Laracbo wrote:
Bunuel wrote:
On the number line, which of the following specifies the set of all numbers x such that |x - 3| + |x - 4| < 2?
A. 1 < x <6
B. 1.5 < x < 5.5
C. 2 < x < 5
D. 2.5 < x < 4.5
E. 3 < x < 4
Would it be possible that you further elaborate on your solution? I somehow cannot really follow.It would be very helpful for me to know:
1. How did you come up with these 3 cases? I understand that at x=3 and x=4, the absolute value expressions become zero. However, I do not understand why you set the inequality signs in that particular direction e.g. why do we test for x<3 but then for 4 ≤ x? What's the reasoning that once x is less than and the other times is greater than?
2. Furthermore, I would greatly appreciate if you could explain why you changed the order of operations whilst testing the differnet cases (at least for case 1 and 2). For example here:
|x – 3| + |x – 4| < 2
(-x + 3) + (-x + 4) < 2 --> why do we have neg. x now and+ 3 / 4?
Needless to say I am not familiar with this underlying concept of determining the interval of all possible values of x for absolute value expressions, so if there is any blog posts or other ressources explaining this, I would greatly appreciate it (I could not find anything myself upon my inital reserach).
Many thanks for your support.
Kind wishes
Lara
The
critical points (aka
key points or
transition points) for \(|x - 3| + |x - 4| < 2\) are 3 and 4 (those are the values of x for which the expressions in the absolute values become 0). This gives us the following three ranges to consider:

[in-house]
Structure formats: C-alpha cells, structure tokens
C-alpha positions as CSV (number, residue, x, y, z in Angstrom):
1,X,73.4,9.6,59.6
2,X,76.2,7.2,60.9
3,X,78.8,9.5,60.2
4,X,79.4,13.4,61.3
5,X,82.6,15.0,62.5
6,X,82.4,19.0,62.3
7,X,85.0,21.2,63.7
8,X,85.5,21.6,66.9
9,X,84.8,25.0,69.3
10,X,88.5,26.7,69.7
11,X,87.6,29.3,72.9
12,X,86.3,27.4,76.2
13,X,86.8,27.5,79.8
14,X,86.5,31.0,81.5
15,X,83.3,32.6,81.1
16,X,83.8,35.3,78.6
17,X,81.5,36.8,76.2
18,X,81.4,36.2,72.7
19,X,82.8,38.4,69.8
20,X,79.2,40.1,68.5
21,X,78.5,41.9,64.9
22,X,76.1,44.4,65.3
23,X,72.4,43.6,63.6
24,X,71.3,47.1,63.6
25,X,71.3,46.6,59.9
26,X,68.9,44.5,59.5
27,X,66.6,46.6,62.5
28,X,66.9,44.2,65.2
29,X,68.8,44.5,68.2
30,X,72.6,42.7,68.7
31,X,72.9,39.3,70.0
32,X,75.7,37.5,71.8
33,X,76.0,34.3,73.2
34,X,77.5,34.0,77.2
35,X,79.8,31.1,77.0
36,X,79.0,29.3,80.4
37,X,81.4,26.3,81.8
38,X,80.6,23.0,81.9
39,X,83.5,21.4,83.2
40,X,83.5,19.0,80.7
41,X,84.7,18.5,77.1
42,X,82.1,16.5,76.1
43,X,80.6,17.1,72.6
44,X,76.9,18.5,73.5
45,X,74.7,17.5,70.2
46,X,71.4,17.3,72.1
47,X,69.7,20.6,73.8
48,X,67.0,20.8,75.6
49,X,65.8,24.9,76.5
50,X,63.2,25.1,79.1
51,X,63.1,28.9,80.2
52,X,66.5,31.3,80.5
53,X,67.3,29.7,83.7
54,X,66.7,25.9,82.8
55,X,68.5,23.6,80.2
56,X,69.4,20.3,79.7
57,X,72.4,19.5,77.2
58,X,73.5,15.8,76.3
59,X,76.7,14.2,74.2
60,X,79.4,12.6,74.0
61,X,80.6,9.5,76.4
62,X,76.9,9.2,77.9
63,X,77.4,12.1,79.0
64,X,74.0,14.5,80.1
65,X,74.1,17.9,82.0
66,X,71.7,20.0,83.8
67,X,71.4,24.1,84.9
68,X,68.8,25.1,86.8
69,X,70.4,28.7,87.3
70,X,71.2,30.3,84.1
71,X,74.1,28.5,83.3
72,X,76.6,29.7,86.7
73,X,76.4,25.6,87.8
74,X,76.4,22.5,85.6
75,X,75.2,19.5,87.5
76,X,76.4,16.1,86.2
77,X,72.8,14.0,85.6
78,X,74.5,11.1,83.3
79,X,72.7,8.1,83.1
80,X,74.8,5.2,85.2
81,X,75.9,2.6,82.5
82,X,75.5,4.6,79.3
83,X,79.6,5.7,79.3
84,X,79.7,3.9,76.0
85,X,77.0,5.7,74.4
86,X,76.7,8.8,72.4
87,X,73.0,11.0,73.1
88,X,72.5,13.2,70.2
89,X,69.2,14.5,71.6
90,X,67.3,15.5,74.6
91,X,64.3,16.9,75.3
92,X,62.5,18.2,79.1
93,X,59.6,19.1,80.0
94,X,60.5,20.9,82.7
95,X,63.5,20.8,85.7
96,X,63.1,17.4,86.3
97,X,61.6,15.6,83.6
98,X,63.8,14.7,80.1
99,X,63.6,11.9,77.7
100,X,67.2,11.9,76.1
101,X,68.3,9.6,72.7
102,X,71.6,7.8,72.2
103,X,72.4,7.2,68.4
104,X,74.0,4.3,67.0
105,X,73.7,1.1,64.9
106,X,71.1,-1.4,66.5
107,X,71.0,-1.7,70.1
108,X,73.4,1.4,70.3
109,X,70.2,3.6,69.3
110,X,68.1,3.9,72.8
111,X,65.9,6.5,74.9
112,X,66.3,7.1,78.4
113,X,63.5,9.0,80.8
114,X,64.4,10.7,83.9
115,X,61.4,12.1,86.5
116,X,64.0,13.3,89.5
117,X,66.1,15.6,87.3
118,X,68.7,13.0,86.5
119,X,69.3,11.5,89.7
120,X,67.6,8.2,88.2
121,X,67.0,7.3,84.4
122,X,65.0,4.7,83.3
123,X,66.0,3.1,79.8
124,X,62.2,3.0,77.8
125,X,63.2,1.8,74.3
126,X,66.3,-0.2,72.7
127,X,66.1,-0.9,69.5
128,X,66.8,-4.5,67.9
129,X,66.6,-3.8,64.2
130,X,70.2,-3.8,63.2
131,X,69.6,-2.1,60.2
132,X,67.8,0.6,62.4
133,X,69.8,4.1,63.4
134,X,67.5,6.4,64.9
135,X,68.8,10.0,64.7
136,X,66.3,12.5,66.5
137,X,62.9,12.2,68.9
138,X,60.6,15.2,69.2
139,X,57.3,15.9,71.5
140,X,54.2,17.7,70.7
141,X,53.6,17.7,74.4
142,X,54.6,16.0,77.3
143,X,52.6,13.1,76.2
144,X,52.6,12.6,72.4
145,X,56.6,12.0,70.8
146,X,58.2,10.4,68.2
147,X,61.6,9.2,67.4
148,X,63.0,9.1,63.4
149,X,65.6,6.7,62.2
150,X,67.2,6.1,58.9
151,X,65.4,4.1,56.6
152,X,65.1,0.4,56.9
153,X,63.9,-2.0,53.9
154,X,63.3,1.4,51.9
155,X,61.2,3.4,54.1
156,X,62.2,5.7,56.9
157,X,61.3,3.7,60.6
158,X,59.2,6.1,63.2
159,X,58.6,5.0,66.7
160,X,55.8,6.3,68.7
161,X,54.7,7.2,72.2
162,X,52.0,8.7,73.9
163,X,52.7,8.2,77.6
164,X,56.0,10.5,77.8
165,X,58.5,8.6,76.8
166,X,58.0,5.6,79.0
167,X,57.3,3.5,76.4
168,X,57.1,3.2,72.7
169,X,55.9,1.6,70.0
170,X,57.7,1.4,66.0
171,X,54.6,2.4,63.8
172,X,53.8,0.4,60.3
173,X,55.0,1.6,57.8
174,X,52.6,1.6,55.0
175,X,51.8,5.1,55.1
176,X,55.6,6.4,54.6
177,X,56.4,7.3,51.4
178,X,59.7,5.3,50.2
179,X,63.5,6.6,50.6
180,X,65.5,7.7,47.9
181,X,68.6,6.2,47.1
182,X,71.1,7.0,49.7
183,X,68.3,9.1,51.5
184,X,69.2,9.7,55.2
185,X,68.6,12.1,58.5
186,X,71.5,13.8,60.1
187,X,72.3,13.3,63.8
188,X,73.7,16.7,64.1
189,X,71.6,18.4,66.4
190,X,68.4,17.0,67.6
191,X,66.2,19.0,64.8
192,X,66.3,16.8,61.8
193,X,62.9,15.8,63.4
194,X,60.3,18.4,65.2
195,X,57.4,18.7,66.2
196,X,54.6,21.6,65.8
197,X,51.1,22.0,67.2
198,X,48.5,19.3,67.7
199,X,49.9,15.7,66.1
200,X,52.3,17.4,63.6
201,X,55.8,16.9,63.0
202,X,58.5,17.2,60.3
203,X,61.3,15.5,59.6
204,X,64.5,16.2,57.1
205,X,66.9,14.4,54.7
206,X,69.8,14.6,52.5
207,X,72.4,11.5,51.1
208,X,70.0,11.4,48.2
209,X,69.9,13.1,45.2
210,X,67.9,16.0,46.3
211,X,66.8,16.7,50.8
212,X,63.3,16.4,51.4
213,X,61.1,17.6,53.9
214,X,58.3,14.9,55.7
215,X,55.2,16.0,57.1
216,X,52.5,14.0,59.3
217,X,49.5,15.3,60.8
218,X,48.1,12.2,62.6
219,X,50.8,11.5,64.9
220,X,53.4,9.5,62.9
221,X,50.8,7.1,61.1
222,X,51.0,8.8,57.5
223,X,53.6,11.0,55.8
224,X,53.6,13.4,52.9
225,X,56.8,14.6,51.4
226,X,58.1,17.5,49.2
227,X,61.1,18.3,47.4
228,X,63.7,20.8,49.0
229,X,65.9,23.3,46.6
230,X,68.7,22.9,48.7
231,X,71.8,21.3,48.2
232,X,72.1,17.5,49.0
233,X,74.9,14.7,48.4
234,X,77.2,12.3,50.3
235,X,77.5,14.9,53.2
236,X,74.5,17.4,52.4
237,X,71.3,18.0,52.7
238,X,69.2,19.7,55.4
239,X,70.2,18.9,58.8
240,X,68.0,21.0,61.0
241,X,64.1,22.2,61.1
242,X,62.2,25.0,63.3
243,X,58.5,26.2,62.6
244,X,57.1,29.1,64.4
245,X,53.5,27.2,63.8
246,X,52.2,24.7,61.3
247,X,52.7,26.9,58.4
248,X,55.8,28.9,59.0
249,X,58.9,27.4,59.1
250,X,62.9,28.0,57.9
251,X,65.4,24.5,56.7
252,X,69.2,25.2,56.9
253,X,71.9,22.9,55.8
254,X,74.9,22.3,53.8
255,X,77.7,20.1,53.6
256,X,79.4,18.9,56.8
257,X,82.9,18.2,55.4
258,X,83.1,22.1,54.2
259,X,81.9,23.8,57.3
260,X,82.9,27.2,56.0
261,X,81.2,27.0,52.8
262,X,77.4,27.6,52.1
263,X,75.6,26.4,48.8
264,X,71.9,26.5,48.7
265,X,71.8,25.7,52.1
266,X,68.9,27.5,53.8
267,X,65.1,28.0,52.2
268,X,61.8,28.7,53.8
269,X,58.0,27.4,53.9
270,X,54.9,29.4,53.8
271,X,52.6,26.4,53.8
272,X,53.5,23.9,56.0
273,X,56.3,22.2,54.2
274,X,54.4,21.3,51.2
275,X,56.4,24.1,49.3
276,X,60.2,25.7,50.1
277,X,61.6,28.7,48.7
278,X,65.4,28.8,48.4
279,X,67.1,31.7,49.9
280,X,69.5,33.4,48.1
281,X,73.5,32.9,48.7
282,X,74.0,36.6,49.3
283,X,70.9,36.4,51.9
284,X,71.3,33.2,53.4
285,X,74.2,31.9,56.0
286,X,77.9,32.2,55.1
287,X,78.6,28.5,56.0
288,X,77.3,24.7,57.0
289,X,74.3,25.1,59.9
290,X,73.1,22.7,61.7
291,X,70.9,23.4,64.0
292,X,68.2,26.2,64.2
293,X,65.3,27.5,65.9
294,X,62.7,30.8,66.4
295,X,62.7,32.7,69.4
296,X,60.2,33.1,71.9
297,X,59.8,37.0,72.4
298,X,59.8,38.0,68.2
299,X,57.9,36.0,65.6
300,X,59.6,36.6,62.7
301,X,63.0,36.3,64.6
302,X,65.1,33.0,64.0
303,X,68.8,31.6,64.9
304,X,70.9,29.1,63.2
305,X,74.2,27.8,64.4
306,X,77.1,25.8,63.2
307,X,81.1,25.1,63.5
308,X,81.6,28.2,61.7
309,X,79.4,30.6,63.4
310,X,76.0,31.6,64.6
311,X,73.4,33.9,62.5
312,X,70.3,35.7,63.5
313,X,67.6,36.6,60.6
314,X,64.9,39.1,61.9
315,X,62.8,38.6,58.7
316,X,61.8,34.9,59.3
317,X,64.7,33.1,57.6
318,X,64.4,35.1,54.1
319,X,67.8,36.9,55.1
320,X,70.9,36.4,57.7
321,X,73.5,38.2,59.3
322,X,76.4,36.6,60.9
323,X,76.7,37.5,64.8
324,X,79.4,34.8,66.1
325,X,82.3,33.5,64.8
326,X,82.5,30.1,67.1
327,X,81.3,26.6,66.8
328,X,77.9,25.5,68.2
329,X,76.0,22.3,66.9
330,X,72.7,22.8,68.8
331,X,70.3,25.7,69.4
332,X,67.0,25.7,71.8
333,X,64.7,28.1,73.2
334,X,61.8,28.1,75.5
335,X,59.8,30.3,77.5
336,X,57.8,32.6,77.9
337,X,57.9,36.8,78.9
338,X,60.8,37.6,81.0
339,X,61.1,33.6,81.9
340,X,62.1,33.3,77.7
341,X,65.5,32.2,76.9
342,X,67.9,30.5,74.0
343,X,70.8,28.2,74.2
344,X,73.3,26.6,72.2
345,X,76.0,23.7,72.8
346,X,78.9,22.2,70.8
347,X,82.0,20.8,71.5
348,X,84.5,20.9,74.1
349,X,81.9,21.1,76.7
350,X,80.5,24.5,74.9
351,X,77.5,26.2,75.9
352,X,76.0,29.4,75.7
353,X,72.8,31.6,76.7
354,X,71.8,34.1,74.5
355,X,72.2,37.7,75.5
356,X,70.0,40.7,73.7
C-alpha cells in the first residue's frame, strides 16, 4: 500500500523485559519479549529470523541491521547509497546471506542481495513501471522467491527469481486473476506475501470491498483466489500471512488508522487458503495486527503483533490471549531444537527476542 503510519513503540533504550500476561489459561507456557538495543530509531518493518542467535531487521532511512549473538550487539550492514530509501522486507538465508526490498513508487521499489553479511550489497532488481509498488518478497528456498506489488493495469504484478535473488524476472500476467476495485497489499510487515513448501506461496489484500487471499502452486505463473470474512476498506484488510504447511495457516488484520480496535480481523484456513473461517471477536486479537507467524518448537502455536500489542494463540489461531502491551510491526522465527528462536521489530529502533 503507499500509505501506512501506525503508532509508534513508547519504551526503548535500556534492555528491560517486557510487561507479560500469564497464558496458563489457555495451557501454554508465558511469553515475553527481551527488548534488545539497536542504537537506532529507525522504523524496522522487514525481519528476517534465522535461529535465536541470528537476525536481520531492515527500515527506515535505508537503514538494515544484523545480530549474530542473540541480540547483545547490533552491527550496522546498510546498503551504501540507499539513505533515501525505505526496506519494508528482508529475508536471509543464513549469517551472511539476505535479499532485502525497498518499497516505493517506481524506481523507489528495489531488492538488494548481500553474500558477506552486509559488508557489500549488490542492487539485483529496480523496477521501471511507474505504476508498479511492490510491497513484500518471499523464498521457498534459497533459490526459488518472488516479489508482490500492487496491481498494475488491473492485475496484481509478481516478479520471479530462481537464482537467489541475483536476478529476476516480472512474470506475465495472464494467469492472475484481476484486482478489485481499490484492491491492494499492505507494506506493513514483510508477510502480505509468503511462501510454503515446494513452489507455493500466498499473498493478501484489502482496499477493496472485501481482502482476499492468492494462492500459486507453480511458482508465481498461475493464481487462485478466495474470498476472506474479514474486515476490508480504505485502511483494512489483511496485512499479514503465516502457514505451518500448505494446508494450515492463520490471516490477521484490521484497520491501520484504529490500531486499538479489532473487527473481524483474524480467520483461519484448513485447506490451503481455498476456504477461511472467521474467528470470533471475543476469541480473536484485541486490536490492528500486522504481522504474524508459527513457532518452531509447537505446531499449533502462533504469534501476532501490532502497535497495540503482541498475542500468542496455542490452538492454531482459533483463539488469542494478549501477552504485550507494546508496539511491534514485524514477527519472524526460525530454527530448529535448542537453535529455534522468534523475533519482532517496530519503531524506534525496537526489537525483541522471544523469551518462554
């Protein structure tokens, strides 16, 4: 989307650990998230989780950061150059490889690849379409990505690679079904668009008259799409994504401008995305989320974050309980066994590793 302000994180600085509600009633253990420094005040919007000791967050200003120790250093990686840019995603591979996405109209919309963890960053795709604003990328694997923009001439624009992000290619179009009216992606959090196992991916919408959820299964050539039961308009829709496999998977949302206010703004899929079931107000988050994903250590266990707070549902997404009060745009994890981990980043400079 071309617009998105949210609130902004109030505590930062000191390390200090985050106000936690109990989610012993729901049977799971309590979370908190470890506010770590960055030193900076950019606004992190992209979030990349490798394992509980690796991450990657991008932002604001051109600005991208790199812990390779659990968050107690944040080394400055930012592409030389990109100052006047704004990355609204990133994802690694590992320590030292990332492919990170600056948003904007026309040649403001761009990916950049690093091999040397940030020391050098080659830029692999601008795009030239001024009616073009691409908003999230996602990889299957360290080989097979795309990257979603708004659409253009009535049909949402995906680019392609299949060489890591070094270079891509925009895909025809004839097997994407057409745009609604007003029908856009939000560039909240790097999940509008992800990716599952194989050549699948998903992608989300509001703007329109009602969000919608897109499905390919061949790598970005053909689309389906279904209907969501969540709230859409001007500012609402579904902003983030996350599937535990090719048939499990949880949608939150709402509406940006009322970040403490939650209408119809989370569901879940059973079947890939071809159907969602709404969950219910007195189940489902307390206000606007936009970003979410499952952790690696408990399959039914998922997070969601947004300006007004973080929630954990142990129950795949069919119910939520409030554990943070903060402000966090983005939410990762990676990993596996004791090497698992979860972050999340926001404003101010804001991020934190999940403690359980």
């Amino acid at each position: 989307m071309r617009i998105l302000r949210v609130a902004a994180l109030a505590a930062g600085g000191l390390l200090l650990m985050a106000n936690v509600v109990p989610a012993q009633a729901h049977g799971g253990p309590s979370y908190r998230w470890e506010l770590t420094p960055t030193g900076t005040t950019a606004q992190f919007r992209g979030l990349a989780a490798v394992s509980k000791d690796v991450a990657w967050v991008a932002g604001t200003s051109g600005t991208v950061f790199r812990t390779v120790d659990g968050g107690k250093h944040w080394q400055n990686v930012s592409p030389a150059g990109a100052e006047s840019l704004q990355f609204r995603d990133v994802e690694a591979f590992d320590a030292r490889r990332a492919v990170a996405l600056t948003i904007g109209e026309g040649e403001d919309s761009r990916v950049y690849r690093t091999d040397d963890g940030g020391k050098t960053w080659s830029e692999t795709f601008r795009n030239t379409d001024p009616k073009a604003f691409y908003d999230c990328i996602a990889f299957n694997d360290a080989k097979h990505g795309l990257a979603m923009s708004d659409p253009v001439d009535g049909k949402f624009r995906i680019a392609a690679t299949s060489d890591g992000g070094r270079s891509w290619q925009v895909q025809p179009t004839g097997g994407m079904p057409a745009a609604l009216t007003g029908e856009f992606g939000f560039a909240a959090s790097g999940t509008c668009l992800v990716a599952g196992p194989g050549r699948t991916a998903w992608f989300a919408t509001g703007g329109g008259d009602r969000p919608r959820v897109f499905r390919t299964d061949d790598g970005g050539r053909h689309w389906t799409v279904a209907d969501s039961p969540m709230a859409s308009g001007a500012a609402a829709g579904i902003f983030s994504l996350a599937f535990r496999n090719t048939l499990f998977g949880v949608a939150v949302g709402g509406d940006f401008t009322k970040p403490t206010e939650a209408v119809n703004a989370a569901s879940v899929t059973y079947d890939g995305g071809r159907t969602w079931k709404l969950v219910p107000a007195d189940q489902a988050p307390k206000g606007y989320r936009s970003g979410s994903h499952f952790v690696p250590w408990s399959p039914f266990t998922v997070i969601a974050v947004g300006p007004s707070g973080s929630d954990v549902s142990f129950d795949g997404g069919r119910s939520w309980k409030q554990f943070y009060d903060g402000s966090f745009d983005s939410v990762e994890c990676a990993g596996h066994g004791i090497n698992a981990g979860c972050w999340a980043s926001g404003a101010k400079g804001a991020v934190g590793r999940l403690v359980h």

\(--------(3)--------(4)--------\)
\(x < 3\)
\(3 ≤ x < 4\)
\(4 ≤ x\)
When x moves from one range to another, one of the absolute values we have, |x - 3| or |x - 4|, changes sign when the absolute value is dropped.
1. When \(x < 3\), then:
\(x - 3 < 0 \), and thus \(|x - 3| = -(x - 3)\) (recall that \(|a| = -a\), when \(a ≤ 0\)).
\(x - 4 < 0 \), and thus \(|x - 4| = -(x - 4)\).
Hence, in this range \(|x - 3| + |x - 4| < 2\) becomes \(-(x - 3) - (x - 4) < 2\). This gives \(x > 2.5\). Since we consider \(x < 3\) range, then combining \(x > 2.5\) with \(x < 3\) gives a set for which the inequality holds for the considered range: \(2.5 < x < 3\).
2. When \(3 ≤ x < 4\), we are moving to the second range, then:
\(x - 3 ≥ 0 \), and thus \(|x - 3| = x - 3\) (recall that \(|a| = a\), when \(a ≥ 0\)). Notice how |x - 3| gets expanded with plus sign here in contrast with minus sign in the previous range.
\(x - 4 < 0 \), and thus \(|x - 4| = -(x - 4)\).
Hence, in this range \(|x - 3| + |x - 4| < 2\) becomes \((x - 3) - (x - 4) < 2\). This gives \(1 < 2\)m which is true. This implies that the inequality holds for the entire range we consider: \(3 ≤ x < 4\).
3. When \(4 ≤ x\), we are moving to the thrid range, then:
\(x - 3 > 0 \), and thus \(|x - 3| = x - 3\).
\(x - 4 ≥ 0 \), and thus \(|x - 4| = x - 4\). Notice how |x - 4| gets expanded with plus sign here in contrast with minus sign in the previous range.
Hence, in this range \(|x - 3| + |x - 4| < 2\) becomes \((x - 3) + (x - 4) < 2\). This gives \(x < 4.5\). Since we consider \(4 ≤ x\) range, then combining \(x < 4.5\) with \(4 ≤ x\) gives a set for which the inequality holds for the considered range: \(4 ≤ x < 4.5\).
Therefore, \(|x - 3| + |x - 4| < 2\) holds for the following three ranges:\(2.5 < x < 3\)
\(3 ≤ x < 4\)
\(4 ≤ x < 4.5\)
Observe that these three ranges comprise one
continuous range \(2.5 < x < 4.5\), so that's our final answer.
Answer: D
10. Absolute Value
For more check Ultimate GMAT Quantitative Megathread
Hope it helps.
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